November is National Diabetes Month, a time when communities across the country team up to highlight diabetes. So Rise and Shine shared information from Fran R. Cogen, MD, CDE that while the holidays are a great time for indulging in your favorite sweets and treats, they can be stressful if you have a child with diabetes. You’re tasked with paying close attention to your child’s eating choices while making sure he or she doesn’t feel left out of the festivities.
With careful planning, your child can participate and enjoy the holidays with friends and family.
Monitor blood sugar levels frequently
High carb holiday foods, including cakes, bread, and pasta can cause blood sugar levels to spike. Therefore, it’s a good idea to check your child’s level more frequently during the holidays and dose insulin accordingly; keeping in mind that activity may also affect blood sugars.
Different insulin regimens require different strategies
If your child is on an insulin regimen requiring two or three shots per day (known as conventional insulin therapy), try to time the holiday meal around dinner so that the short or rapid-acting insulin can be easily adjusted. Otherwise, if the meal is in the afternoon, consider adding an extra dose of rapid or short-acting insulin to cover the meal. Please discuss details with your child’s diabetes team, which will happily assist in managing insulin doses during holiday festivities.
If your child is on basal/bolus therapy with multiple daily injections or insulin pump therapy, it is easier to be more flexible in the timing of meals. Provide insulin for carbs as well as to lower blood sugars.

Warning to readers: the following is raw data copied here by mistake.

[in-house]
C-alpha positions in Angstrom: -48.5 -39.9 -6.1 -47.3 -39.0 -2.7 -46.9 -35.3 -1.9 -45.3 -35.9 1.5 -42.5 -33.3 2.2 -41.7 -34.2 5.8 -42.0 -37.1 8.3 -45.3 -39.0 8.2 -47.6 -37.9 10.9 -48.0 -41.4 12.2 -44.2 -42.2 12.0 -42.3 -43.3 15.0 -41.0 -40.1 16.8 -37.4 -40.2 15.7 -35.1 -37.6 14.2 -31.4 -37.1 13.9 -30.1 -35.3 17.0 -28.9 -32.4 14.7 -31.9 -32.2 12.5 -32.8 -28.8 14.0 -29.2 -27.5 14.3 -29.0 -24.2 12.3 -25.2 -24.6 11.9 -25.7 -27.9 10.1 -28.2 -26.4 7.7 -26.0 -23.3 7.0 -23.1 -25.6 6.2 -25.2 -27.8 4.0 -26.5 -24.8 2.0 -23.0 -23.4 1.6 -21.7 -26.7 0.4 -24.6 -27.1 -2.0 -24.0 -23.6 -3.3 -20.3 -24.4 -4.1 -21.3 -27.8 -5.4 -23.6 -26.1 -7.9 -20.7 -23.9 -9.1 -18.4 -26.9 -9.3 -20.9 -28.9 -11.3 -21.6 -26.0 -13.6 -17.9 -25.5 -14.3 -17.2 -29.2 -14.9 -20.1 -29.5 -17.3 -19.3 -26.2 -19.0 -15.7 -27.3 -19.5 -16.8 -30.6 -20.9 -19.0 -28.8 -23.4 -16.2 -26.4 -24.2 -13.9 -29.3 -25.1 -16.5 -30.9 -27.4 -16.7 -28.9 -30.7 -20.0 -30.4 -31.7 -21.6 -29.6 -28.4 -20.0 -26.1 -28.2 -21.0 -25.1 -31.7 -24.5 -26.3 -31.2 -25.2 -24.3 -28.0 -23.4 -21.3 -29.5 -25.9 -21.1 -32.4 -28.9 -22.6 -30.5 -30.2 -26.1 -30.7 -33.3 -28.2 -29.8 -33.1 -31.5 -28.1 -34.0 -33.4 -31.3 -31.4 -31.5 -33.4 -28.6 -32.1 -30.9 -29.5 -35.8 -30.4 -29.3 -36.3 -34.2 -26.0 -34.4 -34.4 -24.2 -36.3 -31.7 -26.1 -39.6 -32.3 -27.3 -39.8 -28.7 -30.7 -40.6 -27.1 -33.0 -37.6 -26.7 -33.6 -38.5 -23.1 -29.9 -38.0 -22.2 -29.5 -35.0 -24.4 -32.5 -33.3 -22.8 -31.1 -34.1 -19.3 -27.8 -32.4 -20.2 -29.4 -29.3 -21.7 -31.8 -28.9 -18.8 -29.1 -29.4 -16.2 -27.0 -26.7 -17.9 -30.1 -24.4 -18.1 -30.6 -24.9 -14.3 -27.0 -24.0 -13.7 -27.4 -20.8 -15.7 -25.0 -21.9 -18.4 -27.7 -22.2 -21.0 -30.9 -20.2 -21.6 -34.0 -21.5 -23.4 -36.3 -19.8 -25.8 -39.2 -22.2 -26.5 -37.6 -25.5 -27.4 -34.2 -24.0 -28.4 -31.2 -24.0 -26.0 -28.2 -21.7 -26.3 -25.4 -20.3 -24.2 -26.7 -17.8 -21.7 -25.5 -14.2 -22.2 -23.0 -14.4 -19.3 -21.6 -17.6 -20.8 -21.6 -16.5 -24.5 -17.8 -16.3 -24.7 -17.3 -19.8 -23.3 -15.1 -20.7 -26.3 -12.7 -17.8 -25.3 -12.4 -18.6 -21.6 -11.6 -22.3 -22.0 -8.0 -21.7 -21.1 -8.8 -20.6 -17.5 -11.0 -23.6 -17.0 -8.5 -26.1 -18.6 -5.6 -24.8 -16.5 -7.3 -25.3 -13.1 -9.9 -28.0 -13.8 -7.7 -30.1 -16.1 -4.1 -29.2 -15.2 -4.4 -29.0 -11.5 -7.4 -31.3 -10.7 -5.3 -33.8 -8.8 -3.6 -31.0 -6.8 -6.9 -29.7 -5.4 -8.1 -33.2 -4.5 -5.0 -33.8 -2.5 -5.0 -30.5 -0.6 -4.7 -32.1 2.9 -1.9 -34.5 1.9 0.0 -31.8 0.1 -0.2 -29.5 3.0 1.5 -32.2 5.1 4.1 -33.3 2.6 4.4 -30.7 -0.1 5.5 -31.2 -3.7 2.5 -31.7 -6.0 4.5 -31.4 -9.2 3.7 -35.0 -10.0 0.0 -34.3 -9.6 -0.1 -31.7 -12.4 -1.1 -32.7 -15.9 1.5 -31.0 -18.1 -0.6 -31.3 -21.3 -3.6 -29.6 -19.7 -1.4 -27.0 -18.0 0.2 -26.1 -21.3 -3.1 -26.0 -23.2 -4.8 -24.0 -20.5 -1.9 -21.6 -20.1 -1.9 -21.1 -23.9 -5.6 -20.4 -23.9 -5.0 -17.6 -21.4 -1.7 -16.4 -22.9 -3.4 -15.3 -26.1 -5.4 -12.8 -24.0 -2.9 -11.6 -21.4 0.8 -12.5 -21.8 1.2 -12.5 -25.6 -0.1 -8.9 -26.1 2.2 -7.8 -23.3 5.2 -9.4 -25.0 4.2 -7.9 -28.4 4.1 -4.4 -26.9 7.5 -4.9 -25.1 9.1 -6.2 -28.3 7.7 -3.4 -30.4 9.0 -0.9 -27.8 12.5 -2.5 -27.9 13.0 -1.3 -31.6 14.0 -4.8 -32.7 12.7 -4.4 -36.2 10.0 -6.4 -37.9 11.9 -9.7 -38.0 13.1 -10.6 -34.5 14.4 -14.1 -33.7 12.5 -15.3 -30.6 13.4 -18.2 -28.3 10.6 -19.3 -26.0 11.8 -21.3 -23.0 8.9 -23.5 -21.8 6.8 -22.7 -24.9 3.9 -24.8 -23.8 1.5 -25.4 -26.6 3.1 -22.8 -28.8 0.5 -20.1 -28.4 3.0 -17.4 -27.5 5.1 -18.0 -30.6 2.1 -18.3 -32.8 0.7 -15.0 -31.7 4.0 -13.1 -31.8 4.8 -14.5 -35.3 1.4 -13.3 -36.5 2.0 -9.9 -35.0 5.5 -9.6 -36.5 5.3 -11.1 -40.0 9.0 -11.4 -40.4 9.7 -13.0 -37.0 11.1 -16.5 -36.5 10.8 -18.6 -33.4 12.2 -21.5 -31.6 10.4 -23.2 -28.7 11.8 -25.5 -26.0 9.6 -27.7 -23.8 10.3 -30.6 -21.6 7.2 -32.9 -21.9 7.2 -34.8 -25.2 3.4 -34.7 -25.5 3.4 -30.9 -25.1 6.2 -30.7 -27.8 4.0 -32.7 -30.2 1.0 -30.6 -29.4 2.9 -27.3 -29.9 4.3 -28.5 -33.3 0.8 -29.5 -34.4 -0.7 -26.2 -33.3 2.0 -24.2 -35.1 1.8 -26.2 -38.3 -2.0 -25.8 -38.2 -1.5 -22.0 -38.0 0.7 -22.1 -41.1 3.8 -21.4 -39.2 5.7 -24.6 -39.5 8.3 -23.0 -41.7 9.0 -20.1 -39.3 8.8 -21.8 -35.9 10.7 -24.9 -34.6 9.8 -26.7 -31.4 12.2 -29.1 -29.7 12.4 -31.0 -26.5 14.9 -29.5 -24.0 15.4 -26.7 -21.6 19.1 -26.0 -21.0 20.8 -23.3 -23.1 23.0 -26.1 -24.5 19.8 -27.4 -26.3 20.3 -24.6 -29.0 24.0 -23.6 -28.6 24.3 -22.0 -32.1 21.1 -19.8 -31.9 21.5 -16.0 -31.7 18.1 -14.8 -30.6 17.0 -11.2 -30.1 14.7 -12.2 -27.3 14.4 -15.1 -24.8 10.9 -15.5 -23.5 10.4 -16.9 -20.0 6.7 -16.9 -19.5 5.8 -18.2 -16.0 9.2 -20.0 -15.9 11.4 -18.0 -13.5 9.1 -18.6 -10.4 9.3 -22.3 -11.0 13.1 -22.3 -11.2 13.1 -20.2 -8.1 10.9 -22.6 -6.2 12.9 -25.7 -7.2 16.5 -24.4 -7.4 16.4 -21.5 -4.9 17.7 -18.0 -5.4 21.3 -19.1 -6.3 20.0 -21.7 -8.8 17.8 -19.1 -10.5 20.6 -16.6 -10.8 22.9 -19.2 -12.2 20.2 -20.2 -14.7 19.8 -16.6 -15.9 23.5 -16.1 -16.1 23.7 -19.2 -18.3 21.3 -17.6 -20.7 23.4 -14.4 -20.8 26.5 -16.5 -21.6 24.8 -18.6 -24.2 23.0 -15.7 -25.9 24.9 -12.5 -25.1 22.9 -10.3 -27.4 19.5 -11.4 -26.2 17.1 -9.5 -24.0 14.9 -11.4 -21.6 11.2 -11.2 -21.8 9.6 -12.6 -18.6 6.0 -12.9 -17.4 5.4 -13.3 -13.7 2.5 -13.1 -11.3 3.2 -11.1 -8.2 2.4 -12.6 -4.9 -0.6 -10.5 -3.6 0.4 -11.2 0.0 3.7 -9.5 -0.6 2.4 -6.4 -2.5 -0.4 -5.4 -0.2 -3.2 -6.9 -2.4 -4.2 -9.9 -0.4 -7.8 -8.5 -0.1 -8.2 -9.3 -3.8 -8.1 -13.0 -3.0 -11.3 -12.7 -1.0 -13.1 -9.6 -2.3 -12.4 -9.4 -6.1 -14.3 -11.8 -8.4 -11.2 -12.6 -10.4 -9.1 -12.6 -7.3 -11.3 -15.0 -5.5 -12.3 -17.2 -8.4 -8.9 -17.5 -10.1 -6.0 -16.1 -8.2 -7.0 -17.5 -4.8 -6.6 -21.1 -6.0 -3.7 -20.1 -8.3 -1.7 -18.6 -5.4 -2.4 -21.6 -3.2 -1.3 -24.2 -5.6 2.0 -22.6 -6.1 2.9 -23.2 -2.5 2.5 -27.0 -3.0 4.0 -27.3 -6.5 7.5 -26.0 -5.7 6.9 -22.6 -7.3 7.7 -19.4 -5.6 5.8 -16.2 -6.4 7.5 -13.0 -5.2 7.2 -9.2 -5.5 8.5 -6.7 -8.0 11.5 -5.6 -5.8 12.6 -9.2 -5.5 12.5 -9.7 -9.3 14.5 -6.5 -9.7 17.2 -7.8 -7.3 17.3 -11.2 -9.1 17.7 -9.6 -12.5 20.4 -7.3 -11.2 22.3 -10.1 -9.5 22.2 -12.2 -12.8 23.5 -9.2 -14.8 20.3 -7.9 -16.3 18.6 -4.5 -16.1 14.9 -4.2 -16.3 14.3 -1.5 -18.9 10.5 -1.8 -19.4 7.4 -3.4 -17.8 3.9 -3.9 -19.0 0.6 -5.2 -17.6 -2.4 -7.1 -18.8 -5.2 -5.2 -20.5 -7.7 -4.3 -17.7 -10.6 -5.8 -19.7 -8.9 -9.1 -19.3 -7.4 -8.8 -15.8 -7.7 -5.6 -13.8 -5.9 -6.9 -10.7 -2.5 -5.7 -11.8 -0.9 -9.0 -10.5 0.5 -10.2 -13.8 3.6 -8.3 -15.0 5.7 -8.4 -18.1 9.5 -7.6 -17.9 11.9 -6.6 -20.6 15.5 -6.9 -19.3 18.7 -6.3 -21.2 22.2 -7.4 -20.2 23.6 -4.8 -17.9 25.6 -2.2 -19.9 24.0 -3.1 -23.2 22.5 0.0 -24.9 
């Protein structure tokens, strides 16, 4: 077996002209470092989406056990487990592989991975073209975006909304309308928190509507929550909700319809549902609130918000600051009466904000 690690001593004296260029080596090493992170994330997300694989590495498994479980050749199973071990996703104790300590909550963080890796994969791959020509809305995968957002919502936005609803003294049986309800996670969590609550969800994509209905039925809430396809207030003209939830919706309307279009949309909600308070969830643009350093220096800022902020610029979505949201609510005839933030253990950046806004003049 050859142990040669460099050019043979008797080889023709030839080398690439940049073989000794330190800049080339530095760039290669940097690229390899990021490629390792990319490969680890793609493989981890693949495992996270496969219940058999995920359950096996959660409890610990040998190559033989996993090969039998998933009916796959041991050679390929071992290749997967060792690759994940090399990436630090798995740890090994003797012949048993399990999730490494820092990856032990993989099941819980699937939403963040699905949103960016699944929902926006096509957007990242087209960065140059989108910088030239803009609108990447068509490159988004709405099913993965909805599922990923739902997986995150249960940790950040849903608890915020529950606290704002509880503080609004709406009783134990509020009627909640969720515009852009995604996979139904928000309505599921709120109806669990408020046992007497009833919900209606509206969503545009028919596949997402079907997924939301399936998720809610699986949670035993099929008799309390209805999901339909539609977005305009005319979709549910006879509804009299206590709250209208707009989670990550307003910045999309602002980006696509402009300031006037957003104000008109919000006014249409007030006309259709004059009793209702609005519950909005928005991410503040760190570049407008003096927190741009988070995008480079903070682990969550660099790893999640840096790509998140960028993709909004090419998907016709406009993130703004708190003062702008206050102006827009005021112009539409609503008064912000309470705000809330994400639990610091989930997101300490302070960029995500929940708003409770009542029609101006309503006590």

Keeping portions sensible is key
Eating or snacking all day long is not a good idea for children with type 1 or type 2 diabetes, as it is difficult to match insulin requirements. Avoid “stacking” resulting in lower blood sugars due to overlapping insulin doses.
It’s important for children to enjoy their favorite foods and drinks in moderation just as it should be for family members without diabetes.
Make healthier desserts by using a sugar substitute
To eliminate sugar in baked goods, try using a sugar substitute such as stevia. Unlike sugar, artificial sweeteners do not raise blood sugar levels.
One important suggestion: Avoid giving your child foods with sugar alcohols such as “diabetic candy or ice cream,” which can cause an upset stomach and diarrhea.
Encourage your family to get active
After a large meal, take your child on a walk or play an interactive game requiring physical activity with friends and family. Exercise not only helps to keep blood sugar levels stable, but it’s a great way to bond with family members away from snacks at the kitchen table.
This article originally appeared in Northern Virginia Magazine.